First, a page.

In the battle for last place in the entire NHL, there can be only one worst team out of thirty. Such was the case at the Pepsi Center on Monday night as the Colorado Avalanche did battle with their own ghosts as well as the second worst team in the league, the visiting Calgary Flames.

Road to 30

Photo courtesy of bicameral |

The Avalanche entered the game at a crossroads, a moral juxtaposition which would never be admitted.

Do they lose and keep their last place designation, bringing with it a higher chance at the first overall draft pick in franchise history? Or do they try their hardest to prove to anyone still paying attention that they won’t quit, even on a season that quit on them months ago?

The thing about Colorado’s motivations to win is that, even with hearts full of desire, the club cannot muster the effort required to take home a victory, let alone on the regular.

Given a chance to play spoiler against the Detroit Red Wings and the Phoenix Coyotes, two teams on the playoff bubble, they couldn’t. With no pressure left on the year they dropped a heartbreaker in overtime after failing to convert in the third one night and simply did not show up to what could have been an easy match in the desert during the next.

The shortened season has gone so poorly for the Avalanche that fans aren’t sure whether to cheer on the Avalanche like a child winning a participation award or to outwardly wish them further ill with the hope that help comes in the future one day.

Following a 3-1 loss to the equally lowly Flames, Colorado Avalanche veteran Jean-Sebastien Giguere pulled back the curtain, showing the world behind the facade for a minute while allowing fans a chance to see how badly things have gotten.

“Some guys are more worried about their Vegas trip at the end of season than playing the remaining games. Quite frankly I don’t care about your Vegas trip right now. It’s not constructive,” said Giguere following yet another defeat in a string of up and down performances. “It’s embarrassing. I’m embarrassed to be here right now. It’s not even funny.”

Maybe the #SuckForSeth and Road to Thirty movements aren’t too far off of reality. After all, the Avalanche seem content with half-efforts and near misses in the win column.

“We have to find a way to get out of this losing mentality. It starts by me and then the next guy beside me and everybody’s got to do their part,” said Giguere. “We talk about it everyday. At some point we have to understand. There’s no more excuse. It’s not about being young. We have to put our head in the game.”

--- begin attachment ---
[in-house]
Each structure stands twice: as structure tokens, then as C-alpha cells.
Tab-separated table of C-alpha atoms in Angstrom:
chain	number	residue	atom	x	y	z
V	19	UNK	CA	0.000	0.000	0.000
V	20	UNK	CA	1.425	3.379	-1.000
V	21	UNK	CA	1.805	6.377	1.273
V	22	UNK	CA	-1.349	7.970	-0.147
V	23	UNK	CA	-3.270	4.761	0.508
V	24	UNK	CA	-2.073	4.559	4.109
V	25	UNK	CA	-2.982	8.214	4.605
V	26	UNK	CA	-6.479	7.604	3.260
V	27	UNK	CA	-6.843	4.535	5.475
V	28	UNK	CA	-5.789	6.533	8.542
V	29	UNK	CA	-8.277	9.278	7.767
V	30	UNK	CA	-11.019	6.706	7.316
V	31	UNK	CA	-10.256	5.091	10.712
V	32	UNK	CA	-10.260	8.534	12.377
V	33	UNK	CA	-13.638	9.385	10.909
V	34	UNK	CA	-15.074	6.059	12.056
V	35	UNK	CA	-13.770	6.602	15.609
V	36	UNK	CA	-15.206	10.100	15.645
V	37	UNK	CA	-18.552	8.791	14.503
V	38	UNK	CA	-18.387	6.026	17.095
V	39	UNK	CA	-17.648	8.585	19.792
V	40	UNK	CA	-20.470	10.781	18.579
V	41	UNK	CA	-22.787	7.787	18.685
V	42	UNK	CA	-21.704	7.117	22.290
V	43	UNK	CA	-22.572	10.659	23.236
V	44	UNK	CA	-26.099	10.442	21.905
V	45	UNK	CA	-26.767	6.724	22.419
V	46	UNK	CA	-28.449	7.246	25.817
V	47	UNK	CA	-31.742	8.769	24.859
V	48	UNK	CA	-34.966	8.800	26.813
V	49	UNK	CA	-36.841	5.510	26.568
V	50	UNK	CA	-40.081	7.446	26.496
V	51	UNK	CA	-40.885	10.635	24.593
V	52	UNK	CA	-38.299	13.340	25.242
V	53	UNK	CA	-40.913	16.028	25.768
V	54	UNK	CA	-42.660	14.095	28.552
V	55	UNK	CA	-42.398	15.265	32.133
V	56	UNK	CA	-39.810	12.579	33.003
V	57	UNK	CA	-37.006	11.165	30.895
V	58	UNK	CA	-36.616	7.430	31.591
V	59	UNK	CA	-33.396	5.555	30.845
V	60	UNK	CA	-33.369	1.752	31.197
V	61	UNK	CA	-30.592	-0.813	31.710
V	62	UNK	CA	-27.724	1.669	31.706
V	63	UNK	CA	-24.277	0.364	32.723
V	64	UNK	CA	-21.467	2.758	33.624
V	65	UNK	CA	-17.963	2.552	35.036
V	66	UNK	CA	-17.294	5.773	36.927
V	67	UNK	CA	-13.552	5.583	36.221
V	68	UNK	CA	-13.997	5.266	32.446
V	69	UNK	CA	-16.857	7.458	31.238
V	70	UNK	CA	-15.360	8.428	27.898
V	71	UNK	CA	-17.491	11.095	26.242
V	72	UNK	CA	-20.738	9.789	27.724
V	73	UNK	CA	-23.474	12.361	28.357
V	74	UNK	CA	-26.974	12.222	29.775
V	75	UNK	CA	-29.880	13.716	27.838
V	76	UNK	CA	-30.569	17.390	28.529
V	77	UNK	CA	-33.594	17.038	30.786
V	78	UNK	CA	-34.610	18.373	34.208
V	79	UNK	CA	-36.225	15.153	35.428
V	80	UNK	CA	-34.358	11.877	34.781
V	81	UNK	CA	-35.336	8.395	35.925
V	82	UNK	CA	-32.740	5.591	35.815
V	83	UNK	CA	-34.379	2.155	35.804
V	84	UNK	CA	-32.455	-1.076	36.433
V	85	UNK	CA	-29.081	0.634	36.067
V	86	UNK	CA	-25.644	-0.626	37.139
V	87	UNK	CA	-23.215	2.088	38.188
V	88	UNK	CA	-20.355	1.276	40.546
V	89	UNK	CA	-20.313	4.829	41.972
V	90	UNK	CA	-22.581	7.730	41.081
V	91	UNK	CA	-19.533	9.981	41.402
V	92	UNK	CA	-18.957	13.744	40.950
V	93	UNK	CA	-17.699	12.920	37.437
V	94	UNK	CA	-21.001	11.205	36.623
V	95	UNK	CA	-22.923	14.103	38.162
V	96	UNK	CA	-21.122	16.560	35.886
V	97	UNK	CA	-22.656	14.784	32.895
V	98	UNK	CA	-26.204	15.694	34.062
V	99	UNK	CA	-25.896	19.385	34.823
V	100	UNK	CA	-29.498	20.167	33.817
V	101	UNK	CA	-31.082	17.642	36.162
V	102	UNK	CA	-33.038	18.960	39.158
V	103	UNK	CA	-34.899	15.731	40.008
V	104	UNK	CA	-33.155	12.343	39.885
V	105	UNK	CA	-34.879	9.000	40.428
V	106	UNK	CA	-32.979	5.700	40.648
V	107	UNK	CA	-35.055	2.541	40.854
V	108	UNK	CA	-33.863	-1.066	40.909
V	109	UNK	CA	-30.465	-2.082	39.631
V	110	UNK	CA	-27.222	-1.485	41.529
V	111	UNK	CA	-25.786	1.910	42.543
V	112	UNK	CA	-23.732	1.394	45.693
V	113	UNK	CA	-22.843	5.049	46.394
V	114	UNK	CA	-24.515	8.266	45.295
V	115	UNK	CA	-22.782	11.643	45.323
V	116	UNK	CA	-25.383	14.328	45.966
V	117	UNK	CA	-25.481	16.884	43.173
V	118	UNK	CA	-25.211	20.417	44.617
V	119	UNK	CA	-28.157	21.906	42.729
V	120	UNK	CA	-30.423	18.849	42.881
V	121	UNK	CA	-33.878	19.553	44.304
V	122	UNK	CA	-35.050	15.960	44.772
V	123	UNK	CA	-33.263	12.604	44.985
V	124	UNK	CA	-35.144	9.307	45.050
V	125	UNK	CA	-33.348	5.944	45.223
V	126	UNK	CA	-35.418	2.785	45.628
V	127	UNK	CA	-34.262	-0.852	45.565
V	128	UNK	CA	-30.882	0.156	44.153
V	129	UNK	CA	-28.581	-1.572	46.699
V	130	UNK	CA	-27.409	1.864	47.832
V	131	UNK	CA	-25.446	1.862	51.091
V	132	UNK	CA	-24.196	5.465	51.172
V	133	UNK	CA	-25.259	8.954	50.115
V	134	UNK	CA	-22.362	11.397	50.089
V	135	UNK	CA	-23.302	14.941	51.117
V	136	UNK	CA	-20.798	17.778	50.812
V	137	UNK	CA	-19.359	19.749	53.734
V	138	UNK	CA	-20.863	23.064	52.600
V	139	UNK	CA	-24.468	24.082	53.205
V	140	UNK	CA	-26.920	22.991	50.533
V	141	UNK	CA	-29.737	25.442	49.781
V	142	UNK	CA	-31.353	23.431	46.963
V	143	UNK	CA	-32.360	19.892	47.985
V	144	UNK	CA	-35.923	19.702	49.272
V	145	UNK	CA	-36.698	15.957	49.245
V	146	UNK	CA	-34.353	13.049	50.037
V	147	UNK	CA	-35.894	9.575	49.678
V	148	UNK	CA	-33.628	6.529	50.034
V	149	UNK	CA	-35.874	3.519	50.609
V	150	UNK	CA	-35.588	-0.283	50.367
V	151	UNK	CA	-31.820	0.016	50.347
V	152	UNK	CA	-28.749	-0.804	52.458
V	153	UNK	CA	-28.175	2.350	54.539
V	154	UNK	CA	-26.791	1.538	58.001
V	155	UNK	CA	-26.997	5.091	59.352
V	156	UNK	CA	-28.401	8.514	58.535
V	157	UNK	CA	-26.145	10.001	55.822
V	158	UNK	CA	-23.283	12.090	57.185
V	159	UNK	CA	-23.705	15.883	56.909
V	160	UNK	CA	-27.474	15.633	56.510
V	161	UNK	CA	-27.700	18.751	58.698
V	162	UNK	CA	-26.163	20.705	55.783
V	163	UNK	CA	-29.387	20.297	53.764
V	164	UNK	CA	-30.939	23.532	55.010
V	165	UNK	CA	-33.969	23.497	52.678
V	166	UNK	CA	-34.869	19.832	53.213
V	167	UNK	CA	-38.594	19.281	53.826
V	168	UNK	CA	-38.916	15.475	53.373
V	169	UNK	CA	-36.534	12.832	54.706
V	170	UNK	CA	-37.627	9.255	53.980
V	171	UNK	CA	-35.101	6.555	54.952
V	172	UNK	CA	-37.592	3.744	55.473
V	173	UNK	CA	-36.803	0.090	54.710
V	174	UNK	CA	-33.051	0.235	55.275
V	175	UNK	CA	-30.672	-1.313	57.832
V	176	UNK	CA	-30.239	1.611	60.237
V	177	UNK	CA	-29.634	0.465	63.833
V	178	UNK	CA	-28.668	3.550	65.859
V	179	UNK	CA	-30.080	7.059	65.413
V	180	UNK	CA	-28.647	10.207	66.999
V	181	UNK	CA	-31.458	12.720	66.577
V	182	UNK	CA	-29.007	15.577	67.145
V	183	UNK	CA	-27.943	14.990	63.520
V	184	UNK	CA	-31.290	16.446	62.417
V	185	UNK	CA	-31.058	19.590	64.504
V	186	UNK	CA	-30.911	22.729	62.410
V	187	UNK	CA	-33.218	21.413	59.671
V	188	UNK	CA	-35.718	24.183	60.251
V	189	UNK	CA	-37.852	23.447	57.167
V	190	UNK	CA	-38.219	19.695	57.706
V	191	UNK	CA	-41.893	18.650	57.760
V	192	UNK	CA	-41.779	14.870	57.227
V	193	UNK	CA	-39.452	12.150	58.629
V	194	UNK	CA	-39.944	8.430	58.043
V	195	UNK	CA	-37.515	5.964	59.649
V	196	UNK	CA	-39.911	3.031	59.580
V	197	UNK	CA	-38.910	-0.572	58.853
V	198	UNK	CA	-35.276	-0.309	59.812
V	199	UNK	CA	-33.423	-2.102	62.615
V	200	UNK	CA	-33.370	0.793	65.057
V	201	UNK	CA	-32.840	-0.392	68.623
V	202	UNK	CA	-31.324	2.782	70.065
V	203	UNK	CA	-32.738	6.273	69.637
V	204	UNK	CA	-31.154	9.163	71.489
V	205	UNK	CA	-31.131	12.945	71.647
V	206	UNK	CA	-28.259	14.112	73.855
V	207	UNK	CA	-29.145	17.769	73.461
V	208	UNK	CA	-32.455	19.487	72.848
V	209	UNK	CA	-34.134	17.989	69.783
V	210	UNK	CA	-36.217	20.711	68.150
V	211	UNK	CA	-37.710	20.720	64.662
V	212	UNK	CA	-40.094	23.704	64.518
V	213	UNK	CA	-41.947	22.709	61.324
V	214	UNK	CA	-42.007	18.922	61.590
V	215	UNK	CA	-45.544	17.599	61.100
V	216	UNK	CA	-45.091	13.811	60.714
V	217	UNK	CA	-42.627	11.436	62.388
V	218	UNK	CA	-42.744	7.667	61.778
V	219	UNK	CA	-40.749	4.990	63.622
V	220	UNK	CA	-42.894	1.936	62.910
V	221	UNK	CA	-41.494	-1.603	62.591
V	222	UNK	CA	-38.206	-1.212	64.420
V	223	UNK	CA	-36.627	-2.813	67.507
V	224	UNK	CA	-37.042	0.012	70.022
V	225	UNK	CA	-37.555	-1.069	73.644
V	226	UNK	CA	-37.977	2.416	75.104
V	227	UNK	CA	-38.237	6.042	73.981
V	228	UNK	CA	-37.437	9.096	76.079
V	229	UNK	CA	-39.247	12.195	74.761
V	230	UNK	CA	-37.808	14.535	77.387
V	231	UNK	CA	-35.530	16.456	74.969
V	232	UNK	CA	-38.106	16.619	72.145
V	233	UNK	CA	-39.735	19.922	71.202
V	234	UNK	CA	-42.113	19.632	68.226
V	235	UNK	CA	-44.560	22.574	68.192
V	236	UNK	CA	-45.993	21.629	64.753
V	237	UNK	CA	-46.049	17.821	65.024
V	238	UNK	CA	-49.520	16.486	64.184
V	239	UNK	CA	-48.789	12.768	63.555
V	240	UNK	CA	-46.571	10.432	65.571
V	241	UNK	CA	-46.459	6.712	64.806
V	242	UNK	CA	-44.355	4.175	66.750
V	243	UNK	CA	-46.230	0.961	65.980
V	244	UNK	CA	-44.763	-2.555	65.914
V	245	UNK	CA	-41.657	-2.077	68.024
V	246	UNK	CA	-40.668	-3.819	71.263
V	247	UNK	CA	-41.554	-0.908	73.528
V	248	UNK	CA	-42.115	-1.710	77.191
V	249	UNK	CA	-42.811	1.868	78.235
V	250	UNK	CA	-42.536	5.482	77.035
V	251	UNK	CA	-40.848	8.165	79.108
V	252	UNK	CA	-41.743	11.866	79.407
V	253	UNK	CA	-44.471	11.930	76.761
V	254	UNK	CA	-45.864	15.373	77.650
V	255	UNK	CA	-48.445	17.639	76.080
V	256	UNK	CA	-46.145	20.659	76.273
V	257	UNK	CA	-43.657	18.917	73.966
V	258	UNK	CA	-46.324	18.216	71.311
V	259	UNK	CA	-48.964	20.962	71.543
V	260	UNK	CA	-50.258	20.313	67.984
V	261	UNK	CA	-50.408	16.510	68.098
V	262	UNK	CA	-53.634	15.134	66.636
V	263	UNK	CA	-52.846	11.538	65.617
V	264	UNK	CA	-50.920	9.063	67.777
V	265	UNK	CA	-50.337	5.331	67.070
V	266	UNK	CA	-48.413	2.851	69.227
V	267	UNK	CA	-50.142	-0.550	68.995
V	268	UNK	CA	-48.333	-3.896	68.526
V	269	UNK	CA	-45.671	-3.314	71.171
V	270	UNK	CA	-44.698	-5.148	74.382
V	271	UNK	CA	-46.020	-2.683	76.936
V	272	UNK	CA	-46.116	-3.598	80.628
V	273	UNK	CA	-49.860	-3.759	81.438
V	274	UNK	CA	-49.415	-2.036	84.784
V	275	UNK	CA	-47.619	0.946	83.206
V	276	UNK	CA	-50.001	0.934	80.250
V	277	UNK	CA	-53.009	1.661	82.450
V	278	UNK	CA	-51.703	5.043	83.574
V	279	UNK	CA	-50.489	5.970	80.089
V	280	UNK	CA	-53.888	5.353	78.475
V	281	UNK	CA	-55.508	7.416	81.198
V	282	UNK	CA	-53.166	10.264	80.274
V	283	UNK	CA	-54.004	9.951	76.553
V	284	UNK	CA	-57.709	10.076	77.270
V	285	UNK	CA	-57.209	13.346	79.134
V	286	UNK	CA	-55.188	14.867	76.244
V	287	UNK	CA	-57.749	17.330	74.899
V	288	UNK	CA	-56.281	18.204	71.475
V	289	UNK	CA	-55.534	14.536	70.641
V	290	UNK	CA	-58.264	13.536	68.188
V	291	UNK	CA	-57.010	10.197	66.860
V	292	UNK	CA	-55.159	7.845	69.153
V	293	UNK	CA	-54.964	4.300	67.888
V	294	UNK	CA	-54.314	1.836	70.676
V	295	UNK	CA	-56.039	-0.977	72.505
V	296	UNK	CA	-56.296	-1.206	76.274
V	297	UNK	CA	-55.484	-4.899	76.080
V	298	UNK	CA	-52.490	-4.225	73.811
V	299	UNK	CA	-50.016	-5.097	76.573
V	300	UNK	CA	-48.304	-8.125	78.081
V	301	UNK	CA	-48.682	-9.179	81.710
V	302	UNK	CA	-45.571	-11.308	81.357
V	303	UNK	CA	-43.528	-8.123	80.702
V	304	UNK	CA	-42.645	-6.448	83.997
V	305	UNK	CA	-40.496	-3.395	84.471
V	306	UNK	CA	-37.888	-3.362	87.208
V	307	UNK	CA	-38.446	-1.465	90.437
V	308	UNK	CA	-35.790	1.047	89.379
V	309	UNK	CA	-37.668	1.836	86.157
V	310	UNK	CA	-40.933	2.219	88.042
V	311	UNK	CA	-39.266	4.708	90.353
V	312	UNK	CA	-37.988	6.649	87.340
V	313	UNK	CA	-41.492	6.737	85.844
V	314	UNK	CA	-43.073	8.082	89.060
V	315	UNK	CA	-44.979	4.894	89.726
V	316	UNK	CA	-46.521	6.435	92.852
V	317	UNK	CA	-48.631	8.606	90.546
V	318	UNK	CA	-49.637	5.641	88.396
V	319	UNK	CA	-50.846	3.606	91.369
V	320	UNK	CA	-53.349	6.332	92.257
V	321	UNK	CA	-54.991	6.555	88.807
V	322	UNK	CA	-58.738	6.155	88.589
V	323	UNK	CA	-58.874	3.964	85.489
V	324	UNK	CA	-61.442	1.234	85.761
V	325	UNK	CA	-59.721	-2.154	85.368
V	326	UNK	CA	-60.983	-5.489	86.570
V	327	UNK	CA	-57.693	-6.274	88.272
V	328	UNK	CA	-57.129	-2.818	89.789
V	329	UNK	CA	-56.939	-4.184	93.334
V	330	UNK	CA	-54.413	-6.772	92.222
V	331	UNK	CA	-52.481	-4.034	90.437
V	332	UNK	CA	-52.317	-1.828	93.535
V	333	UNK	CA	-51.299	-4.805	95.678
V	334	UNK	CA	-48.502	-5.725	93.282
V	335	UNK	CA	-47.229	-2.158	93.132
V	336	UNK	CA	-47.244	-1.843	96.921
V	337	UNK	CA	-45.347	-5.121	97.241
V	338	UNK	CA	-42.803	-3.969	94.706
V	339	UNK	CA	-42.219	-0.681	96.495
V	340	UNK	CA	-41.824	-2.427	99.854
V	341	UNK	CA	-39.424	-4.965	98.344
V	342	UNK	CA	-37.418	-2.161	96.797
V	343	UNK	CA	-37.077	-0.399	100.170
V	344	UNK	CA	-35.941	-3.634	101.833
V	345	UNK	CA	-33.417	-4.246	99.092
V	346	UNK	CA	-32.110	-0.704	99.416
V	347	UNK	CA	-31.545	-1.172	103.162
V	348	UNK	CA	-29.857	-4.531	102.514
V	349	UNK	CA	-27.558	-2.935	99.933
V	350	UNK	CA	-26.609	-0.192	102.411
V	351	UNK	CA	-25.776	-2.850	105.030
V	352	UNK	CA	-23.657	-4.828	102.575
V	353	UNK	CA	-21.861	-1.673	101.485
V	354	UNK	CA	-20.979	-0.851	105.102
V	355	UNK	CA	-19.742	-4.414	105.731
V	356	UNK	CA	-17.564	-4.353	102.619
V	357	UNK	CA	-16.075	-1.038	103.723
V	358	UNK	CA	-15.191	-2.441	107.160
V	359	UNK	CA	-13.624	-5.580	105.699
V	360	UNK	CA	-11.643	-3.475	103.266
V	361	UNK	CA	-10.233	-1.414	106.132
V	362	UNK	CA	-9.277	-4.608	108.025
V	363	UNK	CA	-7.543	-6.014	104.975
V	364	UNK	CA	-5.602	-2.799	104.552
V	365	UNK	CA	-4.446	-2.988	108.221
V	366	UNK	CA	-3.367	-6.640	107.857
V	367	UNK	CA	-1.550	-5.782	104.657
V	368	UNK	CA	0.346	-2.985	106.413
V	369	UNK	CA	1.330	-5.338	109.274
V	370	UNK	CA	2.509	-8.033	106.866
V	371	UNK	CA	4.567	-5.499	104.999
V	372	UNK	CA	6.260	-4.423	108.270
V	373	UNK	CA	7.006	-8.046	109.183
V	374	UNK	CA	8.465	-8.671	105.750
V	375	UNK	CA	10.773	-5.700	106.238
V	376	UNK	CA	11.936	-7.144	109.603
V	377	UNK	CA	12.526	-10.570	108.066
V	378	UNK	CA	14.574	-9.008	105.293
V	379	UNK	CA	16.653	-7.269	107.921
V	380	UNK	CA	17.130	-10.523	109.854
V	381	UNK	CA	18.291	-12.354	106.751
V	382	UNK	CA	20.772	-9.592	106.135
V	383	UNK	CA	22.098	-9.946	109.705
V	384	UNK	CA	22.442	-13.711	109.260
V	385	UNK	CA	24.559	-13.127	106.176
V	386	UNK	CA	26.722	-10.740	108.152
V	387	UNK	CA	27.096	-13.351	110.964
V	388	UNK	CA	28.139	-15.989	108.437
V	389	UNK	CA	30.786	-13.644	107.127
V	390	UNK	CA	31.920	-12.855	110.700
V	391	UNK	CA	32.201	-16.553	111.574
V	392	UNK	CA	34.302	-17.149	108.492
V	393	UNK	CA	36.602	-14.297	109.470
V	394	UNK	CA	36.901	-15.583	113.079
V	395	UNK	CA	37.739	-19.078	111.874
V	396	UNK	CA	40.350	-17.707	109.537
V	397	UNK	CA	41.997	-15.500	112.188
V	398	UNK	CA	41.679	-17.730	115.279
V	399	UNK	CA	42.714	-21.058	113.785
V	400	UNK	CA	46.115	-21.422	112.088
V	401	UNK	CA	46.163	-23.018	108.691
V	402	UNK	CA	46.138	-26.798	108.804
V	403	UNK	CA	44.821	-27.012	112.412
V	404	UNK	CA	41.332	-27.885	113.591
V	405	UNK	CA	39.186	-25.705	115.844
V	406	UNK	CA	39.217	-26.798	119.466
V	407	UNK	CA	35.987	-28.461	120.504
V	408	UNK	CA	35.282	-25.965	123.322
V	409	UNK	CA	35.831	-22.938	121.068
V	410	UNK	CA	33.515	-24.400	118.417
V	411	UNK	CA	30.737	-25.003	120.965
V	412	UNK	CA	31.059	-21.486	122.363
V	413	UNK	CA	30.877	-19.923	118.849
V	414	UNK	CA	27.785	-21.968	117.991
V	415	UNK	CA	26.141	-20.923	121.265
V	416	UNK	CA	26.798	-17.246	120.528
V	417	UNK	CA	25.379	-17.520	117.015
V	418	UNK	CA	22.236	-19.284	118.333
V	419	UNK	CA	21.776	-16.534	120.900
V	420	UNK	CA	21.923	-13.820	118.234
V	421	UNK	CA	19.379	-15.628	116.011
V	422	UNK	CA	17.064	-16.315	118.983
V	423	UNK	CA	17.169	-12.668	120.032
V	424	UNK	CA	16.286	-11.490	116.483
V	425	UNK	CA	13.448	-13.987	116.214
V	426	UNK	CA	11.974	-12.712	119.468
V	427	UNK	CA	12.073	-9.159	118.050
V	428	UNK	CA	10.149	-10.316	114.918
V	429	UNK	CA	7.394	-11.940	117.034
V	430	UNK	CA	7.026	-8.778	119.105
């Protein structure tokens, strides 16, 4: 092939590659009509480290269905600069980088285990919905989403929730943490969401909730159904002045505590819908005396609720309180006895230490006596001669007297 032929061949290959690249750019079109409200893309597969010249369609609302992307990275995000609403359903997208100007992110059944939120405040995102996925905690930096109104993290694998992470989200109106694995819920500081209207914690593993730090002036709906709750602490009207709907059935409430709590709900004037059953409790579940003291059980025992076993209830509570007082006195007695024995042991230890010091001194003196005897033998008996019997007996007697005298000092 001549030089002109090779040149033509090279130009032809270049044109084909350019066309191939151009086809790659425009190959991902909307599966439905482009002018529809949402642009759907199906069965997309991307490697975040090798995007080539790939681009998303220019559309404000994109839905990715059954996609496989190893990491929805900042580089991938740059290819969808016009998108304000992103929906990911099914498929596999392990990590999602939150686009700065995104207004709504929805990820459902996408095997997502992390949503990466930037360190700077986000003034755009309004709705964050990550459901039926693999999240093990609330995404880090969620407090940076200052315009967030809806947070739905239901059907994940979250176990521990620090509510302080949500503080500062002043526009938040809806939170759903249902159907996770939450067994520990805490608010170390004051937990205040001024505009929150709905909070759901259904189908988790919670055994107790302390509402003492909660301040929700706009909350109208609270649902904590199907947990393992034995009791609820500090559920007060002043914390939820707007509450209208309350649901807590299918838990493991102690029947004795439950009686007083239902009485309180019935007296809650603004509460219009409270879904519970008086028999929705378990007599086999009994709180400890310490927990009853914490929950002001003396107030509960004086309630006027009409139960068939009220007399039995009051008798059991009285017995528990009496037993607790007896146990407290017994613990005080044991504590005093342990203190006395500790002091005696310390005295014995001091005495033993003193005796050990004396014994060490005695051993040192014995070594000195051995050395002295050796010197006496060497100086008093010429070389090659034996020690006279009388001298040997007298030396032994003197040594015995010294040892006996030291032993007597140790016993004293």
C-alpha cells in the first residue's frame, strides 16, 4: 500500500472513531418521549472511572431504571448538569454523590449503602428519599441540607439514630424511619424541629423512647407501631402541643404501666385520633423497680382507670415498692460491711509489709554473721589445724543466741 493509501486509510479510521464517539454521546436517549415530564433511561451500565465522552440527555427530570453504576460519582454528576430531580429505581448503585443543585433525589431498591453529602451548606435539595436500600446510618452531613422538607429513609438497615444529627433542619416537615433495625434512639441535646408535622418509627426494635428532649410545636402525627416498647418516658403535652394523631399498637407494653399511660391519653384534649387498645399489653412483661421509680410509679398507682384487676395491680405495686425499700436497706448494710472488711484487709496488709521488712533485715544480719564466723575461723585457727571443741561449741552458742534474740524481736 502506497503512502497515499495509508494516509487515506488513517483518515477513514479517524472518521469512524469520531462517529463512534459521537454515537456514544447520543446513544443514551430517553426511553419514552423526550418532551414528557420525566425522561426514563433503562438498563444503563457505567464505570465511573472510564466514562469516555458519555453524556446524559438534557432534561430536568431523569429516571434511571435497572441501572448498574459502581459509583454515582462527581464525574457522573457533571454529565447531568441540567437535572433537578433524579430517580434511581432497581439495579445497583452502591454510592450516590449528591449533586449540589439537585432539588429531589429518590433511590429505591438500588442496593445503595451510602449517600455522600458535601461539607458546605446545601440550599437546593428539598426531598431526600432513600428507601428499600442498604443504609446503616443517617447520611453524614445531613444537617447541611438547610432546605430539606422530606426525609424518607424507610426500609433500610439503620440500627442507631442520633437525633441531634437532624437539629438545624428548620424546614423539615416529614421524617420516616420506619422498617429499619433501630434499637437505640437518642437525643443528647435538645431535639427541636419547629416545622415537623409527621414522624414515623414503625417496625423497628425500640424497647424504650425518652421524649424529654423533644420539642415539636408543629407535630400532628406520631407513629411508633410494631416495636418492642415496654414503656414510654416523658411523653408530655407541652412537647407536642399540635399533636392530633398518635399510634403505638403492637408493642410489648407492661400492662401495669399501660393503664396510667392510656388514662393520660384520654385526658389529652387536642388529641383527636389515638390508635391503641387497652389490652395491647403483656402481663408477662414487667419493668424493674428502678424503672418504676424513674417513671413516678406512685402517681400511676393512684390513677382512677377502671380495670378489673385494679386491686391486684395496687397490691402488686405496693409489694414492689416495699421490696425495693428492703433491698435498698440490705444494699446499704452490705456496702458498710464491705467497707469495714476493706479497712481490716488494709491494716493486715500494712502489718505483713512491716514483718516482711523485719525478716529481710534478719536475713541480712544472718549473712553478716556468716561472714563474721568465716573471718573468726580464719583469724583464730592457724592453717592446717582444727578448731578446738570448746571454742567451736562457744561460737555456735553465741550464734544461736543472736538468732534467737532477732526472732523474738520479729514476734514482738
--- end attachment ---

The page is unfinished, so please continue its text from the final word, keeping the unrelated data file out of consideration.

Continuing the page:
When asked if it was a of lack of talent or a problem with attitude, the response was simple.

“It’s not talent,” said Giguere.

The issue is both more basic and more complex than that.

“I think it comes down to us not playing very well defensively. We spend too much time in our own zone and that’s hard. That’s why it’s hard. We know we can score some goals. We have some offensive tools,” said Giguere. “We talk about it everyday. At some point we have to understand. There’s no more excuse. It’s not about being young. We have to put our head into the game.”

A funk has settled into the Avalanche dressing room. You can feel it when entering. You can taste it while standing. You can hear it in the silences. It’s everywhere.

There is no light at the end of the tunnel, whether before a game or after another in a long list of losses.

“Nobody wants to be in this situation. Definitely this is not fun. We are losing and losing is not fun. To try to stay loose is kind of easy to say but hard to do,” said Jan Hejda after his club’s morning skate.

Hejda admitted that, while he knows that the team needs to relax and play loose, it just isn’t something that seems plausible right now.

“It feels like it’s not even possible. Of course everybody trying hard to score and win the games but, once we are one or two goals down on the game, it’s like we have everything on our shoulders,” said Hejda. “It’s just pushing and pushing and we can’t score. We have to play more loose but I don’t see how right now.

“Once you win two, three, four games in a row, everything change. You go on the ice, you know it’s going to be a fun game. You know we’re going to score some goals. Right now we just don’t have this. Right now, everybody trying to defend. Everybody just scared to play.

“It’s not time to be scared right now but this is part of the game. Everything is mental.”

Age is obviously an issue. If players are looking forward to Vegas and not the chance to keep an opponent out of the playoffs, it’s not the older guys. To them, every game is important until the season is over.

“We can’t say it doesn’t matter because every game matters. Nobody wants to lose every game,” said Hejda.

For now it seems that playing a full 60 minutes for some is less about the desire to win and more about getting another black stain of a year over with.

Gone are the ‘we won’t lose this game’ rallying cries and comeback efforts. They have been replaced with ‘we’re down early, it’s over’ lamentations.

Those that want to win show up. The rest are mailing it in. So, for now, the promise of
drafting a defenseman – Seth Jones – who can one day shore up a glaring weakness is the only thing that fans have to look forward to.

And even that isn’t a sure thing.

That is unless veterans like Giguere and Hejda can inspire their teammates to do better, want more, and aim higher.

What do you think?